An empirical model for probabilistic decadal prediction: global attribution and regional hindcasts
by E.B. Suckling (University of Reading), G.J. van Oldenborgh (KNMI), J.M. Eden (KNMI), E. Hawkins (University of Reading),
Empirical models, designed to predict surface variables over seasons to decades ahead, provide useful benchmarks for comparison against the performance of dynamical forecast systems; they may also be employable as predictive tools for use by climate services in their own right. A new global empirical decadal prediction system is presented, based on a multiple linear regression approach designed to produce probabilistic output for comparison against dynamical models. A global attribution is performed initially to identify the important forcing and predictor components of the model . Ensemble hindcasts of surface air temperature anomaly fields are then generated, based on the forcings and predictors identified as important, under a series of different prediction ‘modes’ and their performance is evaluated. The modes include a real-time setting, a scenario in which future volcanic forcings are prescribed during the hindcasts, and an approach which exploits knowledge of the forced trend. A two-tier prediction system, which uses knowledge of future sea surface temperatures in the Pacific and Atlantic Oceans, is also tested, but within a perfect knowledge framework. Each mode is designed to identify sources of predictability and uncertainty, as well as investigate different approaches to the design of decadal prediction systems for operational use. It is found that the empirical model shows skill above that of persistence hindcasts for annual means at lead times of up to 10 years ahead in all of the prediction modes investigated. It is suggested that hindcasts which exploit full knowledge of the forced trend due to increasing greenhouse gases throughout the hindcast period can provide more robust estimates of model bias for the calibration of the empirical model in an operational setting. The two-tier system shows potential for improved real-time prediction, given the assumption that skilful predictions of large-scale modes of variability are available. The empirical model framework has been designed with enough flexibility to facilitate further developments, including the prediction of other surface variables and the ability to incorporate additional predictors within the model that are shown to contribute significantly to variability at the local scale. It is also semi-operational in the sense that forecasts have been produced for the coming decade and can be updated when additional data becomes available.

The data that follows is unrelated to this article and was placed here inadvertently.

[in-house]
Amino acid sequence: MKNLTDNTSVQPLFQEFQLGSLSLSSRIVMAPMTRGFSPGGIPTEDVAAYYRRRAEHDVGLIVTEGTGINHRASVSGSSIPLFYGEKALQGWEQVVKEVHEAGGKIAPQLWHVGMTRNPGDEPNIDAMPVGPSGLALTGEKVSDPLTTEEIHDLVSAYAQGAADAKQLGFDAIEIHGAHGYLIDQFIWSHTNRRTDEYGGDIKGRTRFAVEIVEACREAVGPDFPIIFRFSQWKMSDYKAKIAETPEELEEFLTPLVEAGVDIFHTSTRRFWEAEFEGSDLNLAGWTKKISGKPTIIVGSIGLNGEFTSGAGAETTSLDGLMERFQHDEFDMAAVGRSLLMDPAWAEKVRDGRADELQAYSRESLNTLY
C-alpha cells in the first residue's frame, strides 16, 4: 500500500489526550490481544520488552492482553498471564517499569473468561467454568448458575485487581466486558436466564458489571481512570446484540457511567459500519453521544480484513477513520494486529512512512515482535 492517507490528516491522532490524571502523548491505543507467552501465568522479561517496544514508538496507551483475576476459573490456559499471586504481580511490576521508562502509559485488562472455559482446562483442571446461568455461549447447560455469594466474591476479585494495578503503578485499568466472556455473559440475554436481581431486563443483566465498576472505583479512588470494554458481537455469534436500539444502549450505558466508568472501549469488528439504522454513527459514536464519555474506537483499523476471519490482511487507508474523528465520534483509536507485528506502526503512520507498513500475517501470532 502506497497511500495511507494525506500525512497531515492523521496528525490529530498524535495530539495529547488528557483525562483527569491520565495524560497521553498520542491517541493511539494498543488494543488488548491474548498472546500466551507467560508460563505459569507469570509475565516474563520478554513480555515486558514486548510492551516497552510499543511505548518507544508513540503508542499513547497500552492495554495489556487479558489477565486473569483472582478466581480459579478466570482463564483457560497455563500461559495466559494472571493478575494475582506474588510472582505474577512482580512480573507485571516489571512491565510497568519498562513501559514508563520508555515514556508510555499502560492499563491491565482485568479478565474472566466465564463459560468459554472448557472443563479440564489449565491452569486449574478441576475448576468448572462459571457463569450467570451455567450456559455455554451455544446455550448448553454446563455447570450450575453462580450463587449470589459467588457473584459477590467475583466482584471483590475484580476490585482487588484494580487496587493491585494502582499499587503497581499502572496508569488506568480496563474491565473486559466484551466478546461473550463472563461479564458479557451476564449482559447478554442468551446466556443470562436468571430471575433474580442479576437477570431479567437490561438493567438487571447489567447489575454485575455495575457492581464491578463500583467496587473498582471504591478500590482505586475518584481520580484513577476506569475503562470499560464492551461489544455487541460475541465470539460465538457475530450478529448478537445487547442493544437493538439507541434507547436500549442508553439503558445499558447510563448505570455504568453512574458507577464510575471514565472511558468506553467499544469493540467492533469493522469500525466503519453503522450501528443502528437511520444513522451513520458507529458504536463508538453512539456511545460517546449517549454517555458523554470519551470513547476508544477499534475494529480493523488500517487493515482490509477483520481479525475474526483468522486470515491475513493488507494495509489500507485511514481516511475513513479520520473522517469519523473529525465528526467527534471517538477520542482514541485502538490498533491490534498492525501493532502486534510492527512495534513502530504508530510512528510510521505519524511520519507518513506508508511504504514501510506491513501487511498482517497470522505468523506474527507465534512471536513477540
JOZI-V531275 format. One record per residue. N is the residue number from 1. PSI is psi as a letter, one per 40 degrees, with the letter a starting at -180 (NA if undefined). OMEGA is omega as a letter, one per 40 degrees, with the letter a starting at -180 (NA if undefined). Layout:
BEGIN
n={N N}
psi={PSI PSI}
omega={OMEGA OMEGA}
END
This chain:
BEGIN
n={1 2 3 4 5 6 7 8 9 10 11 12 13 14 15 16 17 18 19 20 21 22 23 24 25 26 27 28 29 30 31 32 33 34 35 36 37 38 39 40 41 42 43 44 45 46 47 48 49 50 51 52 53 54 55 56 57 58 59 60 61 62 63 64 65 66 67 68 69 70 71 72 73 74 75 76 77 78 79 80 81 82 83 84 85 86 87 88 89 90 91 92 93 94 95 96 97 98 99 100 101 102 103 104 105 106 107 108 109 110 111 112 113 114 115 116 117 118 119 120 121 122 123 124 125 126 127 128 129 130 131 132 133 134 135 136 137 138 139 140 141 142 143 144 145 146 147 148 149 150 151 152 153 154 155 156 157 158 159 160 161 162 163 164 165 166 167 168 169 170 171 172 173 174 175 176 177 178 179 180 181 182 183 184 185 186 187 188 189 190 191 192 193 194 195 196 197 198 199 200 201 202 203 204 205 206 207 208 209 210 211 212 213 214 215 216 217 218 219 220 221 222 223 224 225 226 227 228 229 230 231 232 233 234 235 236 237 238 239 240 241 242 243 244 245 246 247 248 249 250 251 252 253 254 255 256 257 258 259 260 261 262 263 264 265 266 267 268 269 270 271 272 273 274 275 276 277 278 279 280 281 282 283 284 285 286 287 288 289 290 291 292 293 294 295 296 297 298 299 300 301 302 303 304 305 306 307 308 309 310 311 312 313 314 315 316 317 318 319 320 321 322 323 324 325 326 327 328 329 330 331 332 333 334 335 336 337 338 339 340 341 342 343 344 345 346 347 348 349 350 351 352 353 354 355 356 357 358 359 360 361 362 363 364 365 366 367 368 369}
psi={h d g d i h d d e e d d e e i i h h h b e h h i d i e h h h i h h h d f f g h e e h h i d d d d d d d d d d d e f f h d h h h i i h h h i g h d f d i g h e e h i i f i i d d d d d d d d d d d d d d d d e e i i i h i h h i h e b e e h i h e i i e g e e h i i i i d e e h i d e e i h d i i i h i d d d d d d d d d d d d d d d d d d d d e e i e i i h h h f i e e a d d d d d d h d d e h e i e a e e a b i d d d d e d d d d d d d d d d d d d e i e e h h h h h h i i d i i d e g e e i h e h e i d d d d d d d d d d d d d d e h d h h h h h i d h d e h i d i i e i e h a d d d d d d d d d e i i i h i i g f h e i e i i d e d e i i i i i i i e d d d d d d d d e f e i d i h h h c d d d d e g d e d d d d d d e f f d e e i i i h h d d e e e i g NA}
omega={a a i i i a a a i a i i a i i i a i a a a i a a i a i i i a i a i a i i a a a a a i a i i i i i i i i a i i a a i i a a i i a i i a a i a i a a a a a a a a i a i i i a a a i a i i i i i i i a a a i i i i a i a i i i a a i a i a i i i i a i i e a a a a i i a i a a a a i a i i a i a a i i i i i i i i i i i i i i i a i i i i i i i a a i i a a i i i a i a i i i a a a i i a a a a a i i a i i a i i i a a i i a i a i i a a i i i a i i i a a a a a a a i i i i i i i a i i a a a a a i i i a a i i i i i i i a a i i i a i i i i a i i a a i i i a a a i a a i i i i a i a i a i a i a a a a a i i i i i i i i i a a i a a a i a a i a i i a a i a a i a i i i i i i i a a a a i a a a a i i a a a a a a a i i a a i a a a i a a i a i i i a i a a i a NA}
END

Suckling, E.B., G.J. van Oldenborgh, J.M. Eden and E. Hawkins, An empirical model for probabilistic decadal prediction: global attribution and regional hindcasts